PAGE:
Supply changes can affect on demand in positive and negative way. In this post, we will analyze 6 factors of supply shifters and how they affect on a new equilibrium point in the market.
Six Demand Shifter Factors are as follows;
- Number of sellers – more sellers = more supply, fewer sellers = less supply
- New technology – new technology = more supply
- Resource price – high resource price = low supply, low recourse price = high supply
- Taxes and Subsidies – More taxes = low supply, Less taxes = more supply, More subsidies = more supply, less subsidies = less supply
- Expected price in the future – This is what producers predict what sells of product will look like and they will use the prediction to plan how they sell products in the future. If they predict that the price of product will be high in the future, they will stock supply in order to sell in the future. On the other than, if they think the future price is low, the will increase supply to get more money from sales before the price drops. more expectation (more expensive) = less supply now, less expectation (less expensive) = more supply now. This is similar to oil price, when a lot of companies expect high dollars per barrel of oil in the future, they tend to keep supply in the stock and sell later. This will reduce current supply and it will be more supply in the future.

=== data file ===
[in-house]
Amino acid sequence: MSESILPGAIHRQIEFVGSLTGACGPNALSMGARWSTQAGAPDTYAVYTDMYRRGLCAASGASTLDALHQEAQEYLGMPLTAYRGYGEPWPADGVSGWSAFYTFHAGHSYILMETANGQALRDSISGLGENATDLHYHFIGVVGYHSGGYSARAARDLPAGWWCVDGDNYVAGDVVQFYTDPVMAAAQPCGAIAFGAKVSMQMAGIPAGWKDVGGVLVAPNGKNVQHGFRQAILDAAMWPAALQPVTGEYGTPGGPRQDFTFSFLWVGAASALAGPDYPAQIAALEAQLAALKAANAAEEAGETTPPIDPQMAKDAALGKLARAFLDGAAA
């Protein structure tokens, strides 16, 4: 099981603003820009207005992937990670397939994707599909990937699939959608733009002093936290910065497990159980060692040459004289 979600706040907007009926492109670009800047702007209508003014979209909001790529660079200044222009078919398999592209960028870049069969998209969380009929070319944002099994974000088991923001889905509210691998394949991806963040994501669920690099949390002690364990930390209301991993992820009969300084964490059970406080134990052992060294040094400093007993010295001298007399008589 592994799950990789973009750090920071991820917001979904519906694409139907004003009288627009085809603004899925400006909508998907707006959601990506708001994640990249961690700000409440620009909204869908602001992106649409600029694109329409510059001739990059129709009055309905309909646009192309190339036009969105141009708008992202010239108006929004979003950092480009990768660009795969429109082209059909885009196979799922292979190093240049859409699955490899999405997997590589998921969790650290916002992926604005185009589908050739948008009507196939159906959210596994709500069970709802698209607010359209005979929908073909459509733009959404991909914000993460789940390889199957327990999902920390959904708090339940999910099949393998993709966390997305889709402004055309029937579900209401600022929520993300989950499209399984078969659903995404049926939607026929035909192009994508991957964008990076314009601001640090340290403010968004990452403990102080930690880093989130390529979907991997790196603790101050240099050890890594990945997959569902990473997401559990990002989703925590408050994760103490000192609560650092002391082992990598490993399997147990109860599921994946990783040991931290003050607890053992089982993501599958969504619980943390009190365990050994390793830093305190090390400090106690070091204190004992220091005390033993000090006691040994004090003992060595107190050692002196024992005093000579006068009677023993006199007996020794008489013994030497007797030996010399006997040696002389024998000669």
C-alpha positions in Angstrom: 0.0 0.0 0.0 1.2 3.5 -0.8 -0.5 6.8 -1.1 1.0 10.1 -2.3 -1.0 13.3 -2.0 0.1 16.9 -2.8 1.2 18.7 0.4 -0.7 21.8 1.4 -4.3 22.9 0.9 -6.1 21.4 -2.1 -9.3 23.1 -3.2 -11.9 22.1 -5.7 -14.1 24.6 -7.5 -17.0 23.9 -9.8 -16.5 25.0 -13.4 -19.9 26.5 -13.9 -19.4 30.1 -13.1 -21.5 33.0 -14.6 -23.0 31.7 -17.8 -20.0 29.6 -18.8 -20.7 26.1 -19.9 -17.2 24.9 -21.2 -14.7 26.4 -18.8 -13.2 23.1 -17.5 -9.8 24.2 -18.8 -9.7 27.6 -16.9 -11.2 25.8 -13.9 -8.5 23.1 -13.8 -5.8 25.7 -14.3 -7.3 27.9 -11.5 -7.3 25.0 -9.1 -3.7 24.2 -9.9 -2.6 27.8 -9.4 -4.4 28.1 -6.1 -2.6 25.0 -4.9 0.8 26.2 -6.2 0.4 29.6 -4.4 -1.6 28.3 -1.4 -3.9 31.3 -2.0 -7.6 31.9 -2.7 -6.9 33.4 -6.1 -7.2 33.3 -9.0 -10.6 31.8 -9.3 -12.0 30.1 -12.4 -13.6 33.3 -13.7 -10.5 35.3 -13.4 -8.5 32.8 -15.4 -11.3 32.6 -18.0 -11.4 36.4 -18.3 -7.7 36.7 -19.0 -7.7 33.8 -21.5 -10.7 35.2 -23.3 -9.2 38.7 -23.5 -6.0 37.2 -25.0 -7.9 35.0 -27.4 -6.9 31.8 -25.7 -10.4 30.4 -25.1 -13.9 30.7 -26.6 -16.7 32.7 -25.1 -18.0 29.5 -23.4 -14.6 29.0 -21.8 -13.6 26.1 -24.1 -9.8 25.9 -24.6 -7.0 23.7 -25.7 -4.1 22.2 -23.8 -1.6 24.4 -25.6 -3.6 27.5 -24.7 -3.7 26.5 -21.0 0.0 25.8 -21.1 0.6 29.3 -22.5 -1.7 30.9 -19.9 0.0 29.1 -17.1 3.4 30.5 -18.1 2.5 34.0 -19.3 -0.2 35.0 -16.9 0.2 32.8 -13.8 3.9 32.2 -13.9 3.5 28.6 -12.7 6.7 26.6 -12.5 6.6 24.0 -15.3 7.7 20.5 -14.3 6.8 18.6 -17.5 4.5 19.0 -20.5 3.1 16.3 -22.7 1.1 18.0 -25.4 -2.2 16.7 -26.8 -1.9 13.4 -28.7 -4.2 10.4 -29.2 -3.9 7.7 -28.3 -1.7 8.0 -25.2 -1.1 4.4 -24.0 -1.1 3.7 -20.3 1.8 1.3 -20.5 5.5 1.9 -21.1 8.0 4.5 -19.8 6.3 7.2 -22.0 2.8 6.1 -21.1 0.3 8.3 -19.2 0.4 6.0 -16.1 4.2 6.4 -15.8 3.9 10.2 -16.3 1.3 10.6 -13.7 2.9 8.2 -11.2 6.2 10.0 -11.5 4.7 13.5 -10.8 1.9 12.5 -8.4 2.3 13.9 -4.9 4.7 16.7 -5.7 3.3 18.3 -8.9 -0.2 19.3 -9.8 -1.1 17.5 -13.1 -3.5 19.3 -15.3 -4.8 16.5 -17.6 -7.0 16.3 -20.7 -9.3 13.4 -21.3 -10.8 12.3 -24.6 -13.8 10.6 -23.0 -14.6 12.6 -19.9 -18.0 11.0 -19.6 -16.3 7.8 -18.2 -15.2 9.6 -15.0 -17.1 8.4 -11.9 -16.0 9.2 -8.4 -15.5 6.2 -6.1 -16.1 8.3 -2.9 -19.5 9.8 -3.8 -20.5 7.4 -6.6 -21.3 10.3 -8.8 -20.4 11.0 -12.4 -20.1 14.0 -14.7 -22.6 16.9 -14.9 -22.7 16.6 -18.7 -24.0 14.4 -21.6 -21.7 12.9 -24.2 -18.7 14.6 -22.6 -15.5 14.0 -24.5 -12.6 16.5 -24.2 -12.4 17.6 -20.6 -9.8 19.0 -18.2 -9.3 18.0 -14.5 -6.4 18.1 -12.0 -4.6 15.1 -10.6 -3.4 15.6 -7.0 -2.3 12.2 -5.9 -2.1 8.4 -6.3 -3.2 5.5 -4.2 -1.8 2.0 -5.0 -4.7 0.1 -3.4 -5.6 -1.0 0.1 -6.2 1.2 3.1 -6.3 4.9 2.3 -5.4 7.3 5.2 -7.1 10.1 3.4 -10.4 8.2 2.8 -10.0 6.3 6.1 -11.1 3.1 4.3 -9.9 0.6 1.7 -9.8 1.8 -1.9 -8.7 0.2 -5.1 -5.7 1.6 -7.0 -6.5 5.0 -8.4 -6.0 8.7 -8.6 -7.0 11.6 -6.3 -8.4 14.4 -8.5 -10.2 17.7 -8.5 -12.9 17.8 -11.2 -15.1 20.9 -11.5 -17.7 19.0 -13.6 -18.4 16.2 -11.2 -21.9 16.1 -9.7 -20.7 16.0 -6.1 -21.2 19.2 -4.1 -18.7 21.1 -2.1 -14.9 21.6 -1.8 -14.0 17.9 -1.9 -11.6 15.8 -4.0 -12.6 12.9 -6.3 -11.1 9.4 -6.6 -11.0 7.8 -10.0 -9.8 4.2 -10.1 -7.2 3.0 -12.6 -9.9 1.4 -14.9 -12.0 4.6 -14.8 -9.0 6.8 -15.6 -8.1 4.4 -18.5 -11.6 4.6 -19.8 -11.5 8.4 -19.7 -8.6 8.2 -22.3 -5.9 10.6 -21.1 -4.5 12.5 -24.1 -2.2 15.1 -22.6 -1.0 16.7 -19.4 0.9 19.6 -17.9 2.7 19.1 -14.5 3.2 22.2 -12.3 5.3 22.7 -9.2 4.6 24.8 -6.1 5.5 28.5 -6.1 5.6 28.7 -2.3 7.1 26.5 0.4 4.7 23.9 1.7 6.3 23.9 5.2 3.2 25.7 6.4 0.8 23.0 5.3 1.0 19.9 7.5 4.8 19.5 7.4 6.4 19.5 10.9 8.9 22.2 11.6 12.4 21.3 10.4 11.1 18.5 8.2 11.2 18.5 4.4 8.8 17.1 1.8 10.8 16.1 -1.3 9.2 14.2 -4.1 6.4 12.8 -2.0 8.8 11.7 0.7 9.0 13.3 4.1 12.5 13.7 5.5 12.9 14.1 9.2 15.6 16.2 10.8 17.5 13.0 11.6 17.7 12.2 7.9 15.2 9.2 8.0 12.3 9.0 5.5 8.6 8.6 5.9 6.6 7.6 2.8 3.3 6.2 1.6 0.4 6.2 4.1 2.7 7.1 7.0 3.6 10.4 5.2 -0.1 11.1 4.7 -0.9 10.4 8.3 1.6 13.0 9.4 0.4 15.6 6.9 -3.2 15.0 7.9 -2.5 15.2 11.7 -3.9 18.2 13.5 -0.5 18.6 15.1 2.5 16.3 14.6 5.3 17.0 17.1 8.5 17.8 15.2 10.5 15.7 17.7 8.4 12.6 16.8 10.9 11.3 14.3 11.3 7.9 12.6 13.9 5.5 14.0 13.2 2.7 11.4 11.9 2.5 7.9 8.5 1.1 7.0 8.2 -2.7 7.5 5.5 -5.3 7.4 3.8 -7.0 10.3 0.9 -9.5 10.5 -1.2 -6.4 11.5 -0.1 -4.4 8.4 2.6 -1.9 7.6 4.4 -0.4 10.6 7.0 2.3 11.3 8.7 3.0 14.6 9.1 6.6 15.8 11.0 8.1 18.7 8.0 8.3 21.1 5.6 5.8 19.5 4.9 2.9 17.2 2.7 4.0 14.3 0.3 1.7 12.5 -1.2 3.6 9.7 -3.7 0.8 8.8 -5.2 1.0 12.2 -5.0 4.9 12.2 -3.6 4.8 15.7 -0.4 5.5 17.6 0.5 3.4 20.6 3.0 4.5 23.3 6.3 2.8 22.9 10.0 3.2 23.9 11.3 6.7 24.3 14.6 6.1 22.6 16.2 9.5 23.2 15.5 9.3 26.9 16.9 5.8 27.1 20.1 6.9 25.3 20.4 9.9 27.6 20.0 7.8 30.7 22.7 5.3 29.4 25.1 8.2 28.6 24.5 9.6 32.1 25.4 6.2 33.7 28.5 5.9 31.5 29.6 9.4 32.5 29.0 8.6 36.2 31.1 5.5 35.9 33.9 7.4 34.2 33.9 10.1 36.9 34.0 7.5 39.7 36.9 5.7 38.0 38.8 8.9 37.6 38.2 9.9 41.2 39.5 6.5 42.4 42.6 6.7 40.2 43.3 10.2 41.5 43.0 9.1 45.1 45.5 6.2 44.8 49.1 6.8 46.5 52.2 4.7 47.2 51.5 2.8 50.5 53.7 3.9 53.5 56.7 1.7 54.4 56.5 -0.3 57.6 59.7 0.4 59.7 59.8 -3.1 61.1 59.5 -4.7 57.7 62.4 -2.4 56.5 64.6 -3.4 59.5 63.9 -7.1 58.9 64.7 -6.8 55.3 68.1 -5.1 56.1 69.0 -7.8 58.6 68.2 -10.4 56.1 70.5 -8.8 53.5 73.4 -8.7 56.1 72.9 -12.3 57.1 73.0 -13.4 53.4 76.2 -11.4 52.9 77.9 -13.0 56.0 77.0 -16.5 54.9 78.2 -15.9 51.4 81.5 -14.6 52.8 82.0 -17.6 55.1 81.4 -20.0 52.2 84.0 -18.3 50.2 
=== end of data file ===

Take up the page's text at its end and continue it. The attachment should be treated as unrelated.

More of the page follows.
- Prices of other products the company could make – the company sometimes makes more profit on another product than one that they currently produce. The company will move resource to produce the new product that will generate more income so the supply of current product drops.
Increase in Supply
When companies produce more products to the market and there is no demand change. This will result in a new equilibrium point which indicates an increase in supply but a decrease in price of a product. The Figure 1 illustrates a new equilibrium price of 50$ and a new equilibrium quantity of 35 units. This level will maintain until the supply goes down to the former level.
Figure 1 – Increase in Supply
Decrease in Supply
When companies are unable to supply the same amount of products to the market and there is no demand change. This will result in a new equilibrium point which indicates a decrease in supply but an increase in price of a product. This will shift results to a new equilibrium price of 70$ and a new equilibrium quantity of 25 units as shown in Figure 2. This level will maintain until the supply goes up to the previous level.
Figure 2 – Decrease in Supply
Thomas Sowell (2007) Basic economics: A Common Sense Guide to the Economy, New York, New York, USA: Basic Books.